it must have been a bit humiliating for the o'cahans, whose heritage in ireland stretched back hundreds of years, long before these french fops started charging across the channel and claiming bits of the larger island for themselves. how far back? i managed to trace their lineage to about 100bce, and i stopped copying before i ran out of names, figuring i might as well just get a copy of the chronicles of ulster and use it. although it can be tricky relying on ancient manuscripts that also include tales of spirits rising from the hills and military generals taking the form of animals during battle, there does seem to be at least some attempt at respecting the lineage of persons involved with early irish history. so while it might not be 100% reliable, those transcriptions do at least give me a hint of where one part of me might have come from, beyond the time when there were legal records.

the most important aspect of this discovery is, of course, that i now have a family tree that goes further back than rick santorum's. so now i live out the rest of my life in peace, without the idea that santo has shown himself to be better at something than i am. hallelujah. the other cool part, of course, is that i have a family tree that extends past the year 0, which is a pretty impressive thing to have going. and thirdly, both of these irish branches come from my father's side of the family. which means that he now has to bear the mark of genealogical shame, not just because he has two different strains of irish in his scottish blood, but because his irish family is better-documented than his scottish one.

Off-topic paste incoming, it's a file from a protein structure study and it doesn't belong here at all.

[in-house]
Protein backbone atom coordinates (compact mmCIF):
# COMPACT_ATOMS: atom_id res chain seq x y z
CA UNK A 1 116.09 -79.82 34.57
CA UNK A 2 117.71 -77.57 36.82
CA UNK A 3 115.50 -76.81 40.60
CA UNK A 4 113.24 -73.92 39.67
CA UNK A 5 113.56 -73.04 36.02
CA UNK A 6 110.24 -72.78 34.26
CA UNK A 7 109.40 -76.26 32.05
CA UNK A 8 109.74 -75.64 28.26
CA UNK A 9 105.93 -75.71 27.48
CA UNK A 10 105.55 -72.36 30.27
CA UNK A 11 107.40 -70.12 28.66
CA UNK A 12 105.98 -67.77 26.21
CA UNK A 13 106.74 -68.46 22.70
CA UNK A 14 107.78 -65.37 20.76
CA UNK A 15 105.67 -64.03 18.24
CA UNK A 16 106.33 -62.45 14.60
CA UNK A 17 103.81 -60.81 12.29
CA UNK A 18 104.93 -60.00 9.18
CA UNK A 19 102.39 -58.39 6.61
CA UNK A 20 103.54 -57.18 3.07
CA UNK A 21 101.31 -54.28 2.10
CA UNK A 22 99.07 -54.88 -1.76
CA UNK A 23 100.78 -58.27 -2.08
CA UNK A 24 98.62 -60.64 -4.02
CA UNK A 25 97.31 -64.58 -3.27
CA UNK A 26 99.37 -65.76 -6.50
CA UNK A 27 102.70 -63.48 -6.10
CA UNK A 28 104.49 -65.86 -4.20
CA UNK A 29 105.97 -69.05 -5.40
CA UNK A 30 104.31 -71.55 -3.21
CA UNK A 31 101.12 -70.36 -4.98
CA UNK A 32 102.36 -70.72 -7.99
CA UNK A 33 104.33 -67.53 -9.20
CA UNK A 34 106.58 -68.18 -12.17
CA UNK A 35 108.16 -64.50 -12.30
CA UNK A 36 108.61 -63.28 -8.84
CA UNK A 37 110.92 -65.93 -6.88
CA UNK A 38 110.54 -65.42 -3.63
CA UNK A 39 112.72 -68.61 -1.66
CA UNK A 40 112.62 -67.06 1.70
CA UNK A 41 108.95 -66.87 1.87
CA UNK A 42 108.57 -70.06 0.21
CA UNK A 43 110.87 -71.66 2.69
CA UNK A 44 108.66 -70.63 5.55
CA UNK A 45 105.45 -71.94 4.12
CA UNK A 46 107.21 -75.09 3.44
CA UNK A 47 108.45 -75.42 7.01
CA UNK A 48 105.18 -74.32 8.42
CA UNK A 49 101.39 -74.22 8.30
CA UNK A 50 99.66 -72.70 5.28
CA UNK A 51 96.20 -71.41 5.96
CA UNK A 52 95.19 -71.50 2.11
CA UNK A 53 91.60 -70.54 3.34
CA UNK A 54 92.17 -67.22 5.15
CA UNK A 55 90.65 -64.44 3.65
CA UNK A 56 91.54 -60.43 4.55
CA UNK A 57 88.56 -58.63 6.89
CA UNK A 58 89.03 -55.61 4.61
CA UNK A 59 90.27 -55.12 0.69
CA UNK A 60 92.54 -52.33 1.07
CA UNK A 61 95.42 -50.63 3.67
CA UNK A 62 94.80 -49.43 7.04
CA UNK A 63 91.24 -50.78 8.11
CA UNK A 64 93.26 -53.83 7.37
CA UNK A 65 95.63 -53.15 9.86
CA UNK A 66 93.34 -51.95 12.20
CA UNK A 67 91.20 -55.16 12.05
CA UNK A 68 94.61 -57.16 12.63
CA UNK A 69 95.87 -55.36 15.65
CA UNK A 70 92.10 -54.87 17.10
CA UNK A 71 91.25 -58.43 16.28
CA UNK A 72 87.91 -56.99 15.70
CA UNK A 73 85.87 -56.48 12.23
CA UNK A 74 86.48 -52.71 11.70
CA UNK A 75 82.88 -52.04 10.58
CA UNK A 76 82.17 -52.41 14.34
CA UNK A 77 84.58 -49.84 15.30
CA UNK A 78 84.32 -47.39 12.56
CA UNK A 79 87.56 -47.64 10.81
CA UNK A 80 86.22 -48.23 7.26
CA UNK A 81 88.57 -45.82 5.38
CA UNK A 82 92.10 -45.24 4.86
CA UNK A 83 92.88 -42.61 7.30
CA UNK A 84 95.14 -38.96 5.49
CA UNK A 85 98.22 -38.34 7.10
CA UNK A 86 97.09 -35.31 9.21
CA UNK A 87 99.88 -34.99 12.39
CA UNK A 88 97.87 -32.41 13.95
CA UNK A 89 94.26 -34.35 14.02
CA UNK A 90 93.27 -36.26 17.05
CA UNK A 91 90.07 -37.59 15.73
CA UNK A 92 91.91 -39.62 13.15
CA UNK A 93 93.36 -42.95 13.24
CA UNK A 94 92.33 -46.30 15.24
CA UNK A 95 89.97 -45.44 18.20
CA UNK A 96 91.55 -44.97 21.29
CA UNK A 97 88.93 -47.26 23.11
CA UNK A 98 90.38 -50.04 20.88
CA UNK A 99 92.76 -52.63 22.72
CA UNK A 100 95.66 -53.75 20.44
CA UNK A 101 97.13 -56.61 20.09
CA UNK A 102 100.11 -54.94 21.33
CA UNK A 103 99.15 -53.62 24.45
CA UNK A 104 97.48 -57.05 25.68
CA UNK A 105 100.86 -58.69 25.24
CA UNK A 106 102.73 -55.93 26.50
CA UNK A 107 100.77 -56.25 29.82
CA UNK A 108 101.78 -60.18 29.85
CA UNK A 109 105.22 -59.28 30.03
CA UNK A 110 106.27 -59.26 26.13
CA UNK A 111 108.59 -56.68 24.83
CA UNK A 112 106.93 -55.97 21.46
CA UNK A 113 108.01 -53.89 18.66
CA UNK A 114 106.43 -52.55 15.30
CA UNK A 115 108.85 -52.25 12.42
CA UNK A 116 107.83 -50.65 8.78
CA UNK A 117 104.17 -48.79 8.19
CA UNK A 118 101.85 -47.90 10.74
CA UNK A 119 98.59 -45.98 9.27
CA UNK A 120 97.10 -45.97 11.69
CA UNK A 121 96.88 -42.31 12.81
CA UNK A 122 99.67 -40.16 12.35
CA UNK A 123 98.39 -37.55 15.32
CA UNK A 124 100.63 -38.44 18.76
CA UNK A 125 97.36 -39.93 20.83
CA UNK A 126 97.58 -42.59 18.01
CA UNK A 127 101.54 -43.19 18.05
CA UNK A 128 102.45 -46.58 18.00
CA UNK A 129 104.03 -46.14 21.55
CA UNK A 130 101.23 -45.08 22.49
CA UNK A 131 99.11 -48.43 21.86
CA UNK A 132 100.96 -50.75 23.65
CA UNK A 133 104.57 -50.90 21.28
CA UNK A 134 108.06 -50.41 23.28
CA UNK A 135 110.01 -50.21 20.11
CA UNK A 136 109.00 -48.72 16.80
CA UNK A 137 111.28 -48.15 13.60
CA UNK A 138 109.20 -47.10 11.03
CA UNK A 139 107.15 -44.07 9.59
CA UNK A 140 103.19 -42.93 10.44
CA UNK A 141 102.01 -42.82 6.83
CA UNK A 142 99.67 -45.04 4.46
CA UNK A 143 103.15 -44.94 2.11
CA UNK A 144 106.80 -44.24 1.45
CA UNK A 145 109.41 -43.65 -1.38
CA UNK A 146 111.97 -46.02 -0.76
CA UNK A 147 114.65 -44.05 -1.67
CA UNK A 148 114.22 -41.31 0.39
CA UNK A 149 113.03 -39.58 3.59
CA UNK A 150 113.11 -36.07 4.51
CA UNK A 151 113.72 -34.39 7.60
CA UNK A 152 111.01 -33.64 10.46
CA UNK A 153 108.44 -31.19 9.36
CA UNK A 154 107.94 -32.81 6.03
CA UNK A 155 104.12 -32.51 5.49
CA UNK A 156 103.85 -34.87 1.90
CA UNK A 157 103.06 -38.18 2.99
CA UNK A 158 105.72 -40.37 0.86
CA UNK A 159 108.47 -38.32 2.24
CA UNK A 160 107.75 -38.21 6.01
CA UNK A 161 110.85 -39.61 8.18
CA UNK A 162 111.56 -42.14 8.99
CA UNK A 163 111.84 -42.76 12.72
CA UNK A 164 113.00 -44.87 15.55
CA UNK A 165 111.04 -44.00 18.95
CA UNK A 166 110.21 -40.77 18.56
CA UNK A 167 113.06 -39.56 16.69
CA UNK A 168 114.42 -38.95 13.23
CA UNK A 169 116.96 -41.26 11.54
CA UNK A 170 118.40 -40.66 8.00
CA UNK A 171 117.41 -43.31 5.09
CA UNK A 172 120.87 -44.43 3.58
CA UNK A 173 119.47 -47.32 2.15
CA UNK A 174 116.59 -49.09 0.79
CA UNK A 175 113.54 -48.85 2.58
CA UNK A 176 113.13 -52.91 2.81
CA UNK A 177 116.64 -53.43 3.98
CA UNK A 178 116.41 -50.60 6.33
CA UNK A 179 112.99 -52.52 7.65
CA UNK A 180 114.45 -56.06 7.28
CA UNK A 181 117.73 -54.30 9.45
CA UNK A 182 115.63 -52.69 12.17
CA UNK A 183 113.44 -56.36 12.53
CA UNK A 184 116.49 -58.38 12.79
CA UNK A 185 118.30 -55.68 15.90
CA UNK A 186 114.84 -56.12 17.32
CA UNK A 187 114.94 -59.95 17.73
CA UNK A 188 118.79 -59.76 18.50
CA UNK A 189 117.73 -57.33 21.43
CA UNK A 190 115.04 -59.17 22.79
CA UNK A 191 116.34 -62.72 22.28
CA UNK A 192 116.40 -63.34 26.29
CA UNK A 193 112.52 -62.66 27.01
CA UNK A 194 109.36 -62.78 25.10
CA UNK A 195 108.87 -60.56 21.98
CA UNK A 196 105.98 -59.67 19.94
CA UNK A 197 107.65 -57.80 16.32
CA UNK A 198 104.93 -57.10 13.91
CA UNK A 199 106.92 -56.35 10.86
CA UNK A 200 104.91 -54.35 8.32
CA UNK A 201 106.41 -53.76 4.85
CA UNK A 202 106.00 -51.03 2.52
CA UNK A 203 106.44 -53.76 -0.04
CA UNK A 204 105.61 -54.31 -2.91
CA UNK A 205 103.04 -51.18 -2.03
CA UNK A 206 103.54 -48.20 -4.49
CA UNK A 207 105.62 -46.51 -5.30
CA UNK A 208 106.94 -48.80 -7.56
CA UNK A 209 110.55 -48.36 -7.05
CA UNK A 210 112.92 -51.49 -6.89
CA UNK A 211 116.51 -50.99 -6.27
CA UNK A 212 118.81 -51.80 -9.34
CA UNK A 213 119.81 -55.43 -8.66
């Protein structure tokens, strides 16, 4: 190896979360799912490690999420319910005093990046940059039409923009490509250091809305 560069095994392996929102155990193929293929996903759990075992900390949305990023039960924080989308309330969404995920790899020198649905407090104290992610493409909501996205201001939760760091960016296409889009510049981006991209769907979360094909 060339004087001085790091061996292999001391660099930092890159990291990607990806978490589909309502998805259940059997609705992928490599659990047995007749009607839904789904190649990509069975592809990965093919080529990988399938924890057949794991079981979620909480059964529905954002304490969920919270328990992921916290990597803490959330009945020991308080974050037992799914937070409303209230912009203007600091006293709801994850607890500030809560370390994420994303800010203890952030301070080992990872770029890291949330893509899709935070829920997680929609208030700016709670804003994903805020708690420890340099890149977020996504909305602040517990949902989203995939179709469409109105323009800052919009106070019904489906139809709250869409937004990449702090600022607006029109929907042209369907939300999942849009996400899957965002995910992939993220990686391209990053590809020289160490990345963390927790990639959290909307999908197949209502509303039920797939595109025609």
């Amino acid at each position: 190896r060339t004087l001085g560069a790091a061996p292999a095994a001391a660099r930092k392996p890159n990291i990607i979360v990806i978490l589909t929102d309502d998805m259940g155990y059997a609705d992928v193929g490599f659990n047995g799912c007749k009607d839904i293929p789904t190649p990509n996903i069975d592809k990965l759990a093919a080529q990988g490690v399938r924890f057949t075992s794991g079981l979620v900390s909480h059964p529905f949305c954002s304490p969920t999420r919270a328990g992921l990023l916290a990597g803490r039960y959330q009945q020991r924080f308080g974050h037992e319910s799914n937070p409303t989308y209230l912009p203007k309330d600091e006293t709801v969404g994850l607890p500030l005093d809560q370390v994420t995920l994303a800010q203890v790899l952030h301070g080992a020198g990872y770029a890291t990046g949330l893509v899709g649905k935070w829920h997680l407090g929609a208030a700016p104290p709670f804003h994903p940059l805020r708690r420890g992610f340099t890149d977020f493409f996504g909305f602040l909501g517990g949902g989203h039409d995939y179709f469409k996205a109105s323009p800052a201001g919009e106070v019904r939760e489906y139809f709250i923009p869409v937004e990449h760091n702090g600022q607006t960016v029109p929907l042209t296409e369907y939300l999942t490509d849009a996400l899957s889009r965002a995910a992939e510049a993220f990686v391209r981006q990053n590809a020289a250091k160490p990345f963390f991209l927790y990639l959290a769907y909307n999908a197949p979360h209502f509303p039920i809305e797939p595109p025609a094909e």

st. gertrude's abbey. still not mine.
so that's the part of me that celebrates st. patrick's day. but st. patrick doesn't have this day all to himself, because the 17th of march is also the feast day of st. gertrude of nivelles, in modern-day belgium.

gertrude is considered a saint, although she was technically never made a saint, because she and her mother, itta, founded a monastery in nivelles, which was all you really had to do to get the word "saint" attached to your name at that point. [we were, mercifully, past the days of sainthood meaning you were murdered in some horribly creative way for your beliefs.] she was also apparently a bit of a seventh century firecracker: when asked by the king if she'd be interested in marrying one of his sons as a political arrangement, she told his royal highness to go piss up a rope, saying that she was never going to marry any earthly man and that her only husband would be jesus. of course, she was ten at the time, which might seem a little young to be making those proclamations, but it was also kind of young to be getting married off to the king's horny son. so gertrude scored a victory against pedophilia that should be granted more attention. [and, indeed, she never did marry, but died quite young, even for the time.]